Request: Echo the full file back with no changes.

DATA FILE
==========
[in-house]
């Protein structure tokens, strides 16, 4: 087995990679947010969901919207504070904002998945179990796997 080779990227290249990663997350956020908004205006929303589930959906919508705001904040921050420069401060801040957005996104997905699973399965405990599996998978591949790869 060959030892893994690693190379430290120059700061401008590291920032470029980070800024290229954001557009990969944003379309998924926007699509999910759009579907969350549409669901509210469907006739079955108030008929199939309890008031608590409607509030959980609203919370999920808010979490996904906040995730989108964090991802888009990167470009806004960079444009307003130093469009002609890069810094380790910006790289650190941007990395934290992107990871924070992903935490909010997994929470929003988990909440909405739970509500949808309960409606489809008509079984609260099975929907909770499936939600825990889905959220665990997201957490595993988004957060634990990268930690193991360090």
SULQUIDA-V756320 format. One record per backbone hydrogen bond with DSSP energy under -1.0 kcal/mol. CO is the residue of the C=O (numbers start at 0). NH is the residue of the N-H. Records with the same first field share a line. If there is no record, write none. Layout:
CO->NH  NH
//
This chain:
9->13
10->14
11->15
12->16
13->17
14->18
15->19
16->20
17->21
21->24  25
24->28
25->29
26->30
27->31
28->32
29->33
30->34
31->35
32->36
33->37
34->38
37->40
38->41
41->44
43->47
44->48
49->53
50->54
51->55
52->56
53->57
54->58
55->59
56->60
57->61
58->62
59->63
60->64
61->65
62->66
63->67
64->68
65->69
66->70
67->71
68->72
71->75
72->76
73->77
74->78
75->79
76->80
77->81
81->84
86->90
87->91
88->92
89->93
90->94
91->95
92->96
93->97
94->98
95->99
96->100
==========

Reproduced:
[in-house]
């Protein structure tokens, strides 16, 4: 087995990679947010969901919207504070904002998945179990796997 080779990227290249990663997350956020908004205006929303589930959906919508705001904040921050420069401060801040957005996104997905699973399965405990599996998978591949790869 060959030892893994690693190379430290120059700061401008590291920032470029980070800024290229954001557009990969944003379309998924926007699509999910759009579907969350549409669901509210469907006739079955108030008929199939309890008031608590409607509030959980609203919370999920808010979490996904906040995730989108964090991802888009990167470009806004960079444009307003130093469009002609890069810094380790910006790289650190941007990395934290992107990871924070992903935490909010997994929470929003988990909440909405739970509500949808309960409606489809008509079984609260099975929907909770499936939600825990889905959220665990997201957490595993988004957060634990990268930690193991360090």
SULQUIDA-V756320 format. One record per backbone hydrogen bond with DSSP energy under -1.0 kcal/mol. CO is the residue of the C=O (numbers start at 0). NH is the residue of the N-H. Records with the same first field share a line. If there is no record, write none. Layout:
CO->NH  NH
//
This chain:
9->13
10->14
11->15
12->16
13->17
14->18
15->19
16->20
17->21
21->24  25
24->28
25->29
26->30
27->31
28->32
29->33
30->34
31->35
32->36
33->37
34->38
37->40
38->41
41->44
43->47
44->48
49->53
50->54
51->55
52->56
53->57
54->58
55->59
56->60
57->61
58->62
59->63
60->64
61->65
62->66
63->67
64->68
65->69
66->70
67->71
68->72
71->75
72->76
73->77
74->78
75->79
76->80
77->81
81->84
86->90
87->91
88->92
89->93
90->94
91->95
92->96
93->97
94->98
95->99
96->100